25. Present Value of Operating Free Cash Flows • Assuming several different rates of growth for OCF, these estimates can be divided into stages as with the supernormal dividend growth model • Estimate the rate of growth and the duration of growth for each period

  26. Present Value of Free Cash Flows to Equity • “Free” cash flows to equity are derived after operating cash flows have been adjusted for debt payments (interest and principle) • The discount rate used is the firm’s cost of equity (k) rather than WACC

  27. Present Value of Free Cash Flows to Equity Where: Vj = Value of the stock of firm j n = number of periods assumed to be infinite FCFt = the firm’s free cash flow in period t K j =the cost of equity

  28. Relative Valuation Techniques • Value can be determined by comparing to similar stocks based on relative ratios • Relevant variables include earnings, cash flow, book value, and sales • The most popular relative valuation technique is based on price to earnings

  29. Earnings Multiplier Model • This values the stock based on expected annual earnings • The price earnings (P/E) ratio, or Earnings Multiplier

  30. Earnings Multiplier Model A small change in either or both k or g will have a large impact on the multiplier D/E = .50; k=.13; g=.08 P/E = 10 D/E = .50; k=.12; g=.09 P/E = 16.7 D/E = .50; k=.11; g=.09 P/E = 25

  31. Earnings Multiplier Model Given current earnings of $2.00 and growth of 9% You would expect E1 to be $2.18 D/E = .50; k=.12; g=.09 P/E = 16.7 V = 16.7 x $2.18 = $36.41 Compare this estimated value to market price to decide if you should invest in it

  32. The Price-Cash Flow Ratio • Companies can manipulate earnings • Cash-flow is less prone to manipulation • Cash-flow is important for fundamental valuation and in credit analysis Where: P/CFj = the price/cash flow ratio for firm j Pt = the price of the stock in period t CFt+1 = expected cash low per share for firm j

  33. The Price-Book Value Ratio • Widely used to measure bank values (most bank assets are liquid (bonds and commercial loans) • Fama and French study indicated inverse relationship between P/BV ratios and excess return for a cross section of stocks Where: P/BVj = the price/book value for firm j Pt = the end of year stock price for firm j BVt+1 = the estimated end of year book value per share for firm j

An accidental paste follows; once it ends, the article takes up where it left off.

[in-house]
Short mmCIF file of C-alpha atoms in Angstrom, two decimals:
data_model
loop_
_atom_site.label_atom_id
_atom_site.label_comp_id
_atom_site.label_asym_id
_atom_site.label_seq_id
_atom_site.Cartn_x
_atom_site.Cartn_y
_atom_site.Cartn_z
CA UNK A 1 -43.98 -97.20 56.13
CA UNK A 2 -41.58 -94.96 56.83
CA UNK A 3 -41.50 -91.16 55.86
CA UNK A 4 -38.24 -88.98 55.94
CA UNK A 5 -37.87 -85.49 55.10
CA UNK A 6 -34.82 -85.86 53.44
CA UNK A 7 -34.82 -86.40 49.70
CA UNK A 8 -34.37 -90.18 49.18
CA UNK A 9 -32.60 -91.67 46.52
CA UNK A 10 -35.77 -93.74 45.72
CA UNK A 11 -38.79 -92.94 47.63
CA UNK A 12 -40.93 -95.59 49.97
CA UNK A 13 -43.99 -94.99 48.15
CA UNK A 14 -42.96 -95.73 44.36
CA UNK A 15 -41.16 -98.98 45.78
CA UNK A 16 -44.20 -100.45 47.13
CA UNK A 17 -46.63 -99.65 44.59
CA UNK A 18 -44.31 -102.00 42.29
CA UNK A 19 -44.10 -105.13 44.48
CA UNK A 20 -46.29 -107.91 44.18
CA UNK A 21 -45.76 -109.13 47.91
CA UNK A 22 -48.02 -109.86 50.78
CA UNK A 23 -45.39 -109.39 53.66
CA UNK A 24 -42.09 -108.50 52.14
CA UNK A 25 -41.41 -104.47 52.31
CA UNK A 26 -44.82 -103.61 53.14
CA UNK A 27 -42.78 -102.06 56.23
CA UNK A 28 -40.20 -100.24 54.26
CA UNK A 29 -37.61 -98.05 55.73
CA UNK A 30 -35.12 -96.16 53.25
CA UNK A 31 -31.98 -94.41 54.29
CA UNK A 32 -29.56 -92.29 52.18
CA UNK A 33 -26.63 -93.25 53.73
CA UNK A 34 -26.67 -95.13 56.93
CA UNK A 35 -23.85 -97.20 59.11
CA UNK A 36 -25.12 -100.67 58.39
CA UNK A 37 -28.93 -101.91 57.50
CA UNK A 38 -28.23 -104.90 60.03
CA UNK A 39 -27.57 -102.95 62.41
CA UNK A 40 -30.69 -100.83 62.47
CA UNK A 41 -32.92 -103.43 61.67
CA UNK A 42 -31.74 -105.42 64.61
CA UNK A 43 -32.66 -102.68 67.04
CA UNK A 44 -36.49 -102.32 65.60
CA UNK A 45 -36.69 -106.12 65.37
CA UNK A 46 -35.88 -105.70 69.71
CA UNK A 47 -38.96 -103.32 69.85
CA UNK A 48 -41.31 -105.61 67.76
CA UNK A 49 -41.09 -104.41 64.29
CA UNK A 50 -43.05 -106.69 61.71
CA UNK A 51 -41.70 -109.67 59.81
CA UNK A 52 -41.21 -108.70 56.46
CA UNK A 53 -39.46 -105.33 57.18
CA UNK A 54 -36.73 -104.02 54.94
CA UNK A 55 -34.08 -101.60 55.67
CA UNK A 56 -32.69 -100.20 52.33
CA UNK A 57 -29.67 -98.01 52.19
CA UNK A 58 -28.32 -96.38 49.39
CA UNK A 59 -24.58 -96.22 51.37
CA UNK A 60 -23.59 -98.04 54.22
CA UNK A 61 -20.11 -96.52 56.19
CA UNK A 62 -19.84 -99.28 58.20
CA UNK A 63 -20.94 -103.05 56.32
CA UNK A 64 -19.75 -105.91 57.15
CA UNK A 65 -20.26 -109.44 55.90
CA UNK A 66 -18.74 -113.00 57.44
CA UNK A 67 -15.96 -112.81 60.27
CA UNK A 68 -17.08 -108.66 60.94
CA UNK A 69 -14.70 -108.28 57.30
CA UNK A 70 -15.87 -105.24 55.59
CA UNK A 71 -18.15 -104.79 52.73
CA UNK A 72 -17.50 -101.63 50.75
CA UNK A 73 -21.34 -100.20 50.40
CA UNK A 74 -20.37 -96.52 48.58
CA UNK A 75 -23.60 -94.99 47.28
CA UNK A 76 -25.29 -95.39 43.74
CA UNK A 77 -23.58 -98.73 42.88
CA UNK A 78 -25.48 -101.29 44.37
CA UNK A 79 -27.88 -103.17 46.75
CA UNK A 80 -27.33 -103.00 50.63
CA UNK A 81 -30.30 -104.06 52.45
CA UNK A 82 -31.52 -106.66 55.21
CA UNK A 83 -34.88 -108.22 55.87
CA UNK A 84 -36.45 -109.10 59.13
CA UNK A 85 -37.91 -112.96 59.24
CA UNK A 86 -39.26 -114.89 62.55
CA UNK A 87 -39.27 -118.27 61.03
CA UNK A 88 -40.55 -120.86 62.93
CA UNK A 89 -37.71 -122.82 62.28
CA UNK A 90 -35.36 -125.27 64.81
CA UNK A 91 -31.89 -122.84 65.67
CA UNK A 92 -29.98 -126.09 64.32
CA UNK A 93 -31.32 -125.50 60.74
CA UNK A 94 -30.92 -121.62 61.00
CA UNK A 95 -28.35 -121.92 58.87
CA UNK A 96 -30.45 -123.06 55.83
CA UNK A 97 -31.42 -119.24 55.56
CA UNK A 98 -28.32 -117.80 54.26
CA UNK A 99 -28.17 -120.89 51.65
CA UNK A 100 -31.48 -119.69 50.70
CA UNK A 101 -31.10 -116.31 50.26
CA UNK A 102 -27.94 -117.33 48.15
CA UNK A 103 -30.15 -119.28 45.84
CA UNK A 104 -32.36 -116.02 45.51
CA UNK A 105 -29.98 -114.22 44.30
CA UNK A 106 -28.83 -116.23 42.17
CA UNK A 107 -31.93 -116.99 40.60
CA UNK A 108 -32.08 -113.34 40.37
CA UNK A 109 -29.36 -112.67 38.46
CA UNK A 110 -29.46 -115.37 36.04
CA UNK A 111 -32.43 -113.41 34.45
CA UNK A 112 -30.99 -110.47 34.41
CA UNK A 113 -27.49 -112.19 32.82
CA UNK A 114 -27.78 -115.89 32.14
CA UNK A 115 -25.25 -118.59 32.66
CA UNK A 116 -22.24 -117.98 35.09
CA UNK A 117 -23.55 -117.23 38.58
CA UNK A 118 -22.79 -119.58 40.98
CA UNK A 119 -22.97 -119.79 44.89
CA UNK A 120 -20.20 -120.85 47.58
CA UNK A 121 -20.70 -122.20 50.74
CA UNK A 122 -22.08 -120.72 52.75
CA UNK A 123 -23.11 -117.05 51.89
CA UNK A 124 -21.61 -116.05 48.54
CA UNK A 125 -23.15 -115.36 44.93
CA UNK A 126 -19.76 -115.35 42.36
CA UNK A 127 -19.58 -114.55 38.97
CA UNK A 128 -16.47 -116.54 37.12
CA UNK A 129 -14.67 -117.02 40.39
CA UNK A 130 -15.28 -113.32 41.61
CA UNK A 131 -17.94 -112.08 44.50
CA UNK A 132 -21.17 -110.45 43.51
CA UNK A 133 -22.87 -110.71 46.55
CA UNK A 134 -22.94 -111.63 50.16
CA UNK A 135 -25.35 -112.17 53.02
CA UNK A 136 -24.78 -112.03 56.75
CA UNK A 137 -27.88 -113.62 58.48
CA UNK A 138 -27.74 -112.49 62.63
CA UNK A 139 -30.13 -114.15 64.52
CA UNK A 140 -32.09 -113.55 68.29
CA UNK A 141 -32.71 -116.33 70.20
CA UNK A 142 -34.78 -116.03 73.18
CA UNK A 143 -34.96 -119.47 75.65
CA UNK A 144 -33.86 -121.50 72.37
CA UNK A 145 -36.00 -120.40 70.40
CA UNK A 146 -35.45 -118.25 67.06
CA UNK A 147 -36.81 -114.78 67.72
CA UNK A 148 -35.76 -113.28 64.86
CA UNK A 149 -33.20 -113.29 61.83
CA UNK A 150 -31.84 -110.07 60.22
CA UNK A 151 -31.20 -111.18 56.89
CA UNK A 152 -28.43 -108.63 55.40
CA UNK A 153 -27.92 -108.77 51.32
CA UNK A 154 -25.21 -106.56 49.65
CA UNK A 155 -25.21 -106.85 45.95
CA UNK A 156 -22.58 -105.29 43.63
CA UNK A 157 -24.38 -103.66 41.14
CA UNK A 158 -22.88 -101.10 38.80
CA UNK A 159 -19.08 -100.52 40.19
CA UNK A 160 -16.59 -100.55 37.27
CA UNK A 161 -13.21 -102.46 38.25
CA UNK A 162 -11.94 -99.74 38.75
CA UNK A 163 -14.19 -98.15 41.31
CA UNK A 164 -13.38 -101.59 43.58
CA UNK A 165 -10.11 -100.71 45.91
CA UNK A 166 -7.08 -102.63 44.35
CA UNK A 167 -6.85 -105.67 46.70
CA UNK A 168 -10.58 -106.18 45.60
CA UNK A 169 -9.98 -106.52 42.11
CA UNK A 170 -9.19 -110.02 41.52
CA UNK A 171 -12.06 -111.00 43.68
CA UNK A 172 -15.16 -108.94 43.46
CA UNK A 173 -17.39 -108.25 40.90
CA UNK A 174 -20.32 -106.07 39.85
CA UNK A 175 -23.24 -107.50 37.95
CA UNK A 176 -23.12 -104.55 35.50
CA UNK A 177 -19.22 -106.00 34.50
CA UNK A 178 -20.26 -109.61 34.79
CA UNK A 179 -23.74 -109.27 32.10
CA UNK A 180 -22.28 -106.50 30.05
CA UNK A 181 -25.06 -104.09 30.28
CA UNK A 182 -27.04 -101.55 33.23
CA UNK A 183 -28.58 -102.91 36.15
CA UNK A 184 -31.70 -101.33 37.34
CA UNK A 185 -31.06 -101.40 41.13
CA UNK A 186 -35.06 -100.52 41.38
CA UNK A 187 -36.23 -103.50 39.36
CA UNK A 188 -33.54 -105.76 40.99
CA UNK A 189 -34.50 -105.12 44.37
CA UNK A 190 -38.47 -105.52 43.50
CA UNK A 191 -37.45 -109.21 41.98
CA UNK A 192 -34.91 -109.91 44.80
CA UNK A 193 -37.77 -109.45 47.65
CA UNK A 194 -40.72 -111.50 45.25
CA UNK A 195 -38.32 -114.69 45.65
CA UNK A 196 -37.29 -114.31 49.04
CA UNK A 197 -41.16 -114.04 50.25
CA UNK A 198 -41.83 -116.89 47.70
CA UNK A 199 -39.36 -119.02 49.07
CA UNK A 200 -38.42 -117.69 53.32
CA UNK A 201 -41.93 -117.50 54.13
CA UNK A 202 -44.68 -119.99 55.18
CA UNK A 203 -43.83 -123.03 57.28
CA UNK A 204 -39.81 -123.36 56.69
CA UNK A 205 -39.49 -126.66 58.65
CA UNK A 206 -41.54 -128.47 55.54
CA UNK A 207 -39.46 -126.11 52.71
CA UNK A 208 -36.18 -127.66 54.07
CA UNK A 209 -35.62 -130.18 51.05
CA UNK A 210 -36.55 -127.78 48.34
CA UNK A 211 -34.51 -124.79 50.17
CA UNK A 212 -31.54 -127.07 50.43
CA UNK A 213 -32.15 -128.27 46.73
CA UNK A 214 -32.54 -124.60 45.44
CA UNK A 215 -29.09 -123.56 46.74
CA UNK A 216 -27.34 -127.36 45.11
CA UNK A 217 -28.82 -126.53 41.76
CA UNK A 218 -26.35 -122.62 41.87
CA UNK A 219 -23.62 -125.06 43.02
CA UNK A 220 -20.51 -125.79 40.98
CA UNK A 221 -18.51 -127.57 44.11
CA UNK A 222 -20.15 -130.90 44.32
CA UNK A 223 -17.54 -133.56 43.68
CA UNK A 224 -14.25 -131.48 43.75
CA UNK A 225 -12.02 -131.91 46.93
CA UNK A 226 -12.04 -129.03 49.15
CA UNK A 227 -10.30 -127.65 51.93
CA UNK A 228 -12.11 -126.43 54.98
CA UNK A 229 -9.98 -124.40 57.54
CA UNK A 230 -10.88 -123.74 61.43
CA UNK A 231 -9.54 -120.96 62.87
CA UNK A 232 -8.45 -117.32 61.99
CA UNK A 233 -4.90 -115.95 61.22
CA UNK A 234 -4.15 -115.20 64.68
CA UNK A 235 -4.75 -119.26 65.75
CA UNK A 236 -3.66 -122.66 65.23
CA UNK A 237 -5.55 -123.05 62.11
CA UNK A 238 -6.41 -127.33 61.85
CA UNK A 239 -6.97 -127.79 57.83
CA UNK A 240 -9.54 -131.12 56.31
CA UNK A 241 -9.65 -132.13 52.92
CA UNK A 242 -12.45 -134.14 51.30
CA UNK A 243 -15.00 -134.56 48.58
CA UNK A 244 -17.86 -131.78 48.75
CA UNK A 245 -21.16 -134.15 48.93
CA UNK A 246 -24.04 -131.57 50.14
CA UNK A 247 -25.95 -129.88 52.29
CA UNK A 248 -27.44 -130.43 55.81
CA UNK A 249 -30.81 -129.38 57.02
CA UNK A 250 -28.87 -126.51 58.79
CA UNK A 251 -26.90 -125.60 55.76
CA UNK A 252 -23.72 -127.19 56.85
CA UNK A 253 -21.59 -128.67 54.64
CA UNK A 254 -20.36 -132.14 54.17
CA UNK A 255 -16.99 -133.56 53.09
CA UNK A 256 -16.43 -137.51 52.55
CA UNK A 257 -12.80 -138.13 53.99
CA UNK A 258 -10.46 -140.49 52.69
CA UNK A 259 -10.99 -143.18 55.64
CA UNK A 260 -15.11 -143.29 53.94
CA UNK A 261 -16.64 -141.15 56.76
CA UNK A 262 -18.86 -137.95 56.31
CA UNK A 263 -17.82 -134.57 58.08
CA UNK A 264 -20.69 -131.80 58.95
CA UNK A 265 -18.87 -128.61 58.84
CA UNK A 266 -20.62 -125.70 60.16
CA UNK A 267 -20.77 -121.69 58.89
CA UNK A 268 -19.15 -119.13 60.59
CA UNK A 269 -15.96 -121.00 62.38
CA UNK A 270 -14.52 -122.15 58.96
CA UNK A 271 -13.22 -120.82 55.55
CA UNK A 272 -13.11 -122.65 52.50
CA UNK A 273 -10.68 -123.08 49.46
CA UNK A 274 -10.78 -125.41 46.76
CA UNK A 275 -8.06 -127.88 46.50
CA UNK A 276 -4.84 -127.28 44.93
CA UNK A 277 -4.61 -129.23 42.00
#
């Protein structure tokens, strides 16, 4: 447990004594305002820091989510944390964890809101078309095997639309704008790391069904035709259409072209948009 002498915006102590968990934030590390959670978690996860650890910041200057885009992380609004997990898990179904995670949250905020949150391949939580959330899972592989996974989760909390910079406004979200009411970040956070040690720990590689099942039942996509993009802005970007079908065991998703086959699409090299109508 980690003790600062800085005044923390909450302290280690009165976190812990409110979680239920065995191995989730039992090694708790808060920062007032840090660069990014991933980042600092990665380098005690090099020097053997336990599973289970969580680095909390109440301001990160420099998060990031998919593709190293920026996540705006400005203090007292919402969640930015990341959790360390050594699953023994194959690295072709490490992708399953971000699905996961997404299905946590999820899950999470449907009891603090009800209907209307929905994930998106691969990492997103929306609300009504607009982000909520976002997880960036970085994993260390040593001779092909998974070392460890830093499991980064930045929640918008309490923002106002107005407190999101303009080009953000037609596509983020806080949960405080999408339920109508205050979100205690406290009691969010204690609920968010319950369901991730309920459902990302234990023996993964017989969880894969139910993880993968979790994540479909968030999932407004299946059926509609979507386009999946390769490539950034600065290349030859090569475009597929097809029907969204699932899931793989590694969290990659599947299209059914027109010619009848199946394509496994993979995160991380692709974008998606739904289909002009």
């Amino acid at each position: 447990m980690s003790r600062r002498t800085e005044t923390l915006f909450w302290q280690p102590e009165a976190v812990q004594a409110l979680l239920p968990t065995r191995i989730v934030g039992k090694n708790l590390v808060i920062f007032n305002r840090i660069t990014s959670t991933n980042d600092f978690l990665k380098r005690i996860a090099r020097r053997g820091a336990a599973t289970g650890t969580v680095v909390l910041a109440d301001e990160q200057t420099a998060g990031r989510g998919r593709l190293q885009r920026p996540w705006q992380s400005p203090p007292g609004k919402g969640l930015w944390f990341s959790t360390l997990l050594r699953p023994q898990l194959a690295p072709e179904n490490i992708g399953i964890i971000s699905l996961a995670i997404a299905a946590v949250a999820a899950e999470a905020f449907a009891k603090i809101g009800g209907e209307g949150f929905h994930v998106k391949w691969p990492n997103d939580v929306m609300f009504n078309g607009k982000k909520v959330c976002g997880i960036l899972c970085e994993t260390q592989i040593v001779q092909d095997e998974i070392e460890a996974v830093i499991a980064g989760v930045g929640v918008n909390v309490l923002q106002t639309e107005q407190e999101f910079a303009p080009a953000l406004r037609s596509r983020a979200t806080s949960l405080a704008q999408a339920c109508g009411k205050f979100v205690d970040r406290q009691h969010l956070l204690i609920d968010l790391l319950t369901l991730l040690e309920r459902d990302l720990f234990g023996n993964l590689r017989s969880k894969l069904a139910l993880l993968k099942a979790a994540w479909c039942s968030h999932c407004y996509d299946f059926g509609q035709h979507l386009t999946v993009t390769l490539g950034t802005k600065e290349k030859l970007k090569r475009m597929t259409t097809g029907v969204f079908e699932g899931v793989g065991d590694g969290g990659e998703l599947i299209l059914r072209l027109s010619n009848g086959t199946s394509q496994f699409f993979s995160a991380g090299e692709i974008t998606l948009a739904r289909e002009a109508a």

34. The Price-Book Value Ratio • Be sure to match the price with either a recent book value number, or estimate the book value for the subsequent year • Can derive an estimate based upon historical growth rate for the series or use the growth rate implied by the (ROE) X (Ret. Rate) analysis

  35. The Price-Sales Ratio • Strong, consistent growth rate is a requirement of a growth company • Sales is subject to less manipulation than other financial data

  36. The Price-Sales Ratio • Match the stock price with recent annual sales, or future sales per share • This ratio varies dramatically by industry • Profit margins also vary by industry • Relative comparisons using P/S ratio should be between firms in similar industries

  37. Estimating the Inputs: The Required Rate of Return and The Expected Growth Rate of Valuation Variables Valuation procedure is the same for securities around the world, but the required rate of return (k) and expected growth rate of earnings and other valuation variables (g) such as book value, cash flow, and dividends differ among countries